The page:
The Bellingham Herald reports on the record Fraser River sockeye fishery:
The Pacific Salmon Commission, a U.S.-Canada panel that oversees Fraser River salmon populations, now estimates the 2010 run at 34 million salmon, the biggest run in 97 years. That’s about three times the commission’s prediction at the start of the season.
Fisheries regulations will let many of those fish escape upriver to maintain the run, and current treaties reserve most of the harvested fish for Canadians. But U.S. Indian and non-Indian fishers are entitled to intercept some of the sockeye as they migrate through U.S. waters, and they are making the most of the opportunity.
Cliff Cultee is a Lummi Nation gillnetter who has been fishing the waters around Point Roberts. Gillnetters use a long mesh net suspended by floats, hanging in the water like a curtain. After a few hours – a period that gillnetters call a “set” – the fisher pulls in the net to retrieve any fish that have been trapped by the gills.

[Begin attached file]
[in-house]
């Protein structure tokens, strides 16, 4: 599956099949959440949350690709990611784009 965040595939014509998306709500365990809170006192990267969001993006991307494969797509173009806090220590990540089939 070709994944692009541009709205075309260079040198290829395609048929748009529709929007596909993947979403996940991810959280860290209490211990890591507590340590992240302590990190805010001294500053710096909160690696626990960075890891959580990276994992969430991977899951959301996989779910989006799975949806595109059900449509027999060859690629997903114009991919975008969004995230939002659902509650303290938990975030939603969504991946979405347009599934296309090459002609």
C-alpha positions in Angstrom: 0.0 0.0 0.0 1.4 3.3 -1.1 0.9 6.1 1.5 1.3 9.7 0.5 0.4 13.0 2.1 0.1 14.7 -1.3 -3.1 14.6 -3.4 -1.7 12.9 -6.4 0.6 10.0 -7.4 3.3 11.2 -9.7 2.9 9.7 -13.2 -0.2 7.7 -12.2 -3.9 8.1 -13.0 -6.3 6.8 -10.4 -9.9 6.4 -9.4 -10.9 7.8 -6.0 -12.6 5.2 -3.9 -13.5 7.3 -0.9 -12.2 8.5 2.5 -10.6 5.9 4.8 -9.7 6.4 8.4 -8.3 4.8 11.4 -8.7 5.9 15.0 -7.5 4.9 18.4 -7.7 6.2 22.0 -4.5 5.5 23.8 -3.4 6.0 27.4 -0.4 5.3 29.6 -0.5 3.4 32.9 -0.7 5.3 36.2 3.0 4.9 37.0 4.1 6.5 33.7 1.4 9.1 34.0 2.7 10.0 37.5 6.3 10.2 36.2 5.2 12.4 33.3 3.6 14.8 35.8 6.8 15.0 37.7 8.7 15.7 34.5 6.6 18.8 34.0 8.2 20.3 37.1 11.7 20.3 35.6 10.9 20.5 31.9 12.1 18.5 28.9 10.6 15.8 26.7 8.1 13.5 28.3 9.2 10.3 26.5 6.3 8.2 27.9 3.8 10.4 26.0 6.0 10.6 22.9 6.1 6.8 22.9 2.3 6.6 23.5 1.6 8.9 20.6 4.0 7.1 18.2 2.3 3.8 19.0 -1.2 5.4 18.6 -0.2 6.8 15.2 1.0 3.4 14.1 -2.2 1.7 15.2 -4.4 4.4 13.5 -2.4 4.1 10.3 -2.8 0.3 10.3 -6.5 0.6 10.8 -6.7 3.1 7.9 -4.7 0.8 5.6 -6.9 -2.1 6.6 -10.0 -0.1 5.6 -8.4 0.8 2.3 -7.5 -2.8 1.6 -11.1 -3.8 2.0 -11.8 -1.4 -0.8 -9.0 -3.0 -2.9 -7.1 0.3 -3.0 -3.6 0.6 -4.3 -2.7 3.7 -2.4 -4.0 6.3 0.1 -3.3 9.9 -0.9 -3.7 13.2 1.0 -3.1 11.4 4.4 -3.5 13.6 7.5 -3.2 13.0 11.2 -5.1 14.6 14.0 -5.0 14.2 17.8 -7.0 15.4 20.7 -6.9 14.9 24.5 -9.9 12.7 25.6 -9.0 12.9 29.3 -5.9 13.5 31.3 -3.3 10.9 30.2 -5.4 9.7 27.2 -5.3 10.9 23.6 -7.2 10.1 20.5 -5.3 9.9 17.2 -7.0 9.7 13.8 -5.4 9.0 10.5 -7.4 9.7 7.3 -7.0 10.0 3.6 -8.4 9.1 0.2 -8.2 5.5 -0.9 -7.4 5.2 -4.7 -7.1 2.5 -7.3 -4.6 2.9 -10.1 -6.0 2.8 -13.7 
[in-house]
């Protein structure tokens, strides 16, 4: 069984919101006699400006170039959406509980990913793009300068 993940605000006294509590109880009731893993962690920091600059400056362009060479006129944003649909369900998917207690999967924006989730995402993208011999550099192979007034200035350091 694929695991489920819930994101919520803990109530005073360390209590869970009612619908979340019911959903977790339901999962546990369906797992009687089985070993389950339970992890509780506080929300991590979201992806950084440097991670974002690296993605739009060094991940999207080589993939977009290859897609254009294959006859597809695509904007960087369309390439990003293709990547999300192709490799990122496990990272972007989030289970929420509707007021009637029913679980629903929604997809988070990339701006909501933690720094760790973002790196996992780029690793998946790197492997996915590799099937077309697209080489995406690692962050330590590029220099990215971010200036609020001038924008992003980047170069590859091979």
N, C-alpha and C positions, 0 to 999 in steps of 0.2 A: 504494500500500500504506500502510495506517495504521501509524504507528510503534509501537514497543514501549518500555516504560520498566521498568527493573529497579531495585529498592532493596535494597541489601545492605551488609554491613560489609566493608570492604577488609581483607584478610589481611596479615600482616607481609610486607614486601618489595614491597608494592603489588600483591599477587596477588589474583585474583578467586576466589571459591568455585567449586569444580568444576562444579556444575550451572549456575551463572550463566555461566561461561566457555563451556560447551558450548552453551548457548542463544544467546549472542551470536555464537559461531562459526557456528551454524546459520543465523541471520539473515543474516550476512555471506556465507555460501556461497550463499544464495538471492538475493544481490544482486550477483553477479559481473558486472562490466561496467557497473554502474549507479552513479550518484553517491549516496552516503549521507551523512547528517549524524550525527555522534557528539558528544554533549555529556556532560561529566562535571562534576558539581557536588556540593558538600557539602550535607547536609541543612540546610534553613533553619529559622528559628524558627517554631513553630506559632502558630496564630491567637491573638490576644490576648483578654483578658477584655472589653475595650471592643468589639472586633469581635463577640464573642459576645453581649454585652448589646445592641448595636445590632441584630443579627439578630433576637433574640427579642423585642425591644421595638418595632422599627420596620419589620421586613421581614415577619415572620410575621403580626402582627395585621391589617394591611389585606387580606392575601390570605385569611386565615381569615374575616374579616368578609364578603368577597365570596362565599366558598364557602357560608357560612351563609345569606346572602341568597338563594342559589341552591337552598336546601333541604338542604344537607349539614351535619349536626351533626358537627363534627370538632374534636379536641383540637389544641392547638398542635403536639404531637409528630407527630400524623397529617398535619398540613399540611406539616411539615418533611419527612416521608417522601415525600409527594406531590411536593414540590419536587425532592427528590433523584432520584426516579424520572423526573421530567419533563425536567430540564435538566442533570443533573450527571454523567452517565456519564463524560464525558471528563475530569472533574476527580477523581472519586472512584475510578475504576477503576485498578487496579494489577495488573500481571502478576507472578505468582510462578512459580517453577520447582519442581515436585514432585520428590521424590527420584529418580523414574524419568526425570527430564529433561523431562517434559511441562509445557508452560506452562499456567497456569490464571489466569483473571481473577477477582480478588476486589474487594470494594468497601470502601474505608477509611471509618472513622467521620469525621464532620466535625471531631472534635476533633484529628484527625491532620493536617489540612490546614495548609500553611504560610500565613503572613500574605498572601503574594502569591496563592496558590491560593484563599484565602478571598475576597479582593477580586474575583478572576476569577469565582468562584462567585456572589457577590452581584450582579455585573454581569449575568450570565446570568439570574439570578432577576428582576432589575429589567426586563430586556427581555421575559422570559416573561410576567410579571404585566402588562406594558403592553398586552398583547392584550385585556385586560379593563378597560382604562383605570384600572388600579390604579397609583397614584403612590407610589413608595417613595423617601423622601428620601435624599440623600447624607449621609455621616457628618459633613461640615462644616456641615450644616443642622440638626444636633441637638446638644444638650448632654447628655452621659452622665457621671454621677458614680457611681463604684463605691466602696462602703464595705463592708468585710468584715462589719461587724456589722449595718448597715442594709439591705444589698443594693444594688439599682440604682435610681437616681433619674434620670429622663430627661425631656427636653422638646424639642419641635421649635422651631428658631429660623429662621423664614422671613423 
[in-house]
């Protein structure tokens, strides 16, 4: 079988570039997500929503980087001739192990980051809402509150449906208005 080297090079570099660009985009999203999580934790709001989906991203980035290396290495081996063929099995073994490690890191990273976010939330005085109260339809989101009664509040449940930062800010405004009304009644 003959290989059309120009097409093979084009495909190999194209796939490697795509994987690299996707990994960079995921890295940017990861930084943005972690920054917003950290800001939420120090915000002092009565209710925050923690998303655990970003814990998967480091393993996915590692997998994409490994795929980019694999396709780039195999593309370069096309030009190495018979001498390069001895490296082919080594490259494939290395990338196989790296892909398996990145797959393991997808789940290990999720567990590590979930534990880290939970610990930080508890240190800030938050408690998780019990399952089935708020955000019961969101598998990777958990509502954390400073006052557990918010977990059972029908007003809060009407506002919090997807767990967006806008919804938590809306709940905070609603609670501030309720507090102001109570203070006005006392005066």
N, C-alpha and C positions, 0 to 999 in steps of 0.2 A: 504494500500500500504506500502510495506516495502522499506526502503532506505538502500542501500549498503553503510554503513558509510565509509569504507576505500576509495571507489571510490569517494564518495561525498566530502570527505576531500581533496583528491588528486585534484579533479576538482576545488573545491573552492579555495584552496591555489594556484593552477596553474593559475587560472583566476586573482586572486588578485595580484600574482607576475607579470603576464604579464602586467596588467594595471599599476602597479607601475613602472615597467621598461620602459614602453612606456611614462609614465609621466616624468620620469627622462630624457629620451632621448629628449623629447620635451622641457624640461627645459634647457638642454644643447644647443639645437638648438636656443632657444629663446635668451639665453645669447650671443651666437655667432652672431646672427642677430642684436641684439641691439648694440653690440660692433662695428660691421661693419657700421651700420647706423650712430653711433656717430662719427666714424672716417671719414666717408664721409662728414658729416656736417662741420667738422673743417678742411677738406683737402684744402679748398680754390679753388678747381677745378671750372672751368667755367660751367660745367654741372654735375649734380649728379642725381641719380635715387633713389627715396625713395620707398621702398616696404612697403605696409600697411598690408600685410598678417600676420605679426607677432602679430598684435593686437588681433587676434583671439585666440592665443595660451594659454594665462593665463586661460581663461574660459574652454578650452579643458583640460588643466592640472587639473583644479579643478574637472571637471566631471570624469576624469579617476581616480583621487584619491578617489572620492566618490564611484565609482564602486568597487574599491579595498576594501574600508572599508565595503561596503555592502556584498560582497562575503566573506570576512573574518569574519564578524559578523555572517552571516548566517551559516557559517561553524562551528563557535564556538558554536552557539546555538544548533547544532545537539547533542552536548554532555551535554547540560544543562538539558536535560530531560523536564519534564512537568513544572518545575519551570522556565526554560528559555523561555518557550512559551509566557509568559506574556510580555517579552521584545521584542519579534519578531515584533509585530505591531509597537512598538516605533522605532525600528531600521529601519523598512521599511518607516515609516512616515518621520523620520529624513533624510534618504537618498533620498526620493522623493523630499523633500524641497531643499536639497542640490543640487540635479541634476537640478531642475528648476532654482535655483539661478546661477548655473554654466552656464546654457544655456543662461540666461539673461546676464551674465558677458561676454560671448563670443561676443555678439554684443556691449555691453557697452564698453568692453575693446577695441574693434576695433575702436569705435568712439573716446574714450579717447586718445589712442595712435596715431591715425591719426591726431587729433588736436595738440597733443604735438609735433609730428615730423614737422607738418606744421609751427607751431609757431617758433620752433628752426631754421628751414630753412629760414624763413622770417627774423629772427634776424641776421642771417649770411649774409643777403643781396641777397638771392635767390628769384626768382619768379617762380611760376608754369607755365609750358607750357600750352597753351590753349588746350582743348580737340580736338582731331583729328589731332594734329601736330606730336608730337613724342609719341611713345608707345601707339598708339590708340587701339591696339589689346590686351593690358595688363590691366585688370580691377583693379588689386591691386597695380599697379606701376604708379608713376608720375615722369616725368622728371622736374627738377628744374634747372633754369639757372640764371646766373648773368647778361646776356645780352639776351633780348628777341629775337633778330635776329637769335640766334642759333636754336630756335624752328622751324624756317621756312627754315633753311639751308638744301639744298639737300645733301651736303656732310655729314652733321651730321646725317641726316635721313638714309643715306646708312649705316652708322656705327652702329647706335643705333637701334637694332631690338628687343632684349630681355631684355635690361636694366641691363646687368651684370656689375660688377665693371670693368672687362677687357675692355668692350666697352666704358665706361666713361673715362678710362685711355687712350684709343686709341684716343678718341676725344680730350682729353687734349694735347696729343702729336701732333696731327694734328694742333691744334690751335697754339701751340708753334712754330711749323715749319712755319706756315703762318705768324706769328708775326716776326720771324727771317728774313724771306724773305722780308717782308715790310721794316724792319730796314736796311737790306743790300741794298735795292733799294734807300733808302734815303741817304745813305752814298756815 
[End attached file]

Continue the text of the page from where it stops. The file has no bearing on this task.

Two hundred fish would be considered a pretty good set, Cultee said, and the fishing in recent weeks has been phenomenal. On one set, Cultee pulled in more than 800 salmon.
“In one two-hour set, it took us four and a half hours to pick all the fish out,” Cultee said. “That was fun.”
The autumnal storm front that whipped through the area Tuesday, Aug. 31 was no fun. Cultee and other fishermen found themselves suddenly buffeted by big waves, and most had to hurry for safe harbors and leave the sockeye for another day. One big wave slammed into Cultee’s boat and pushed a window right out of its frame, into the cabin.
“It was crazy,” Cultee said. “That was the worst I’ve ever been through on a small boat.”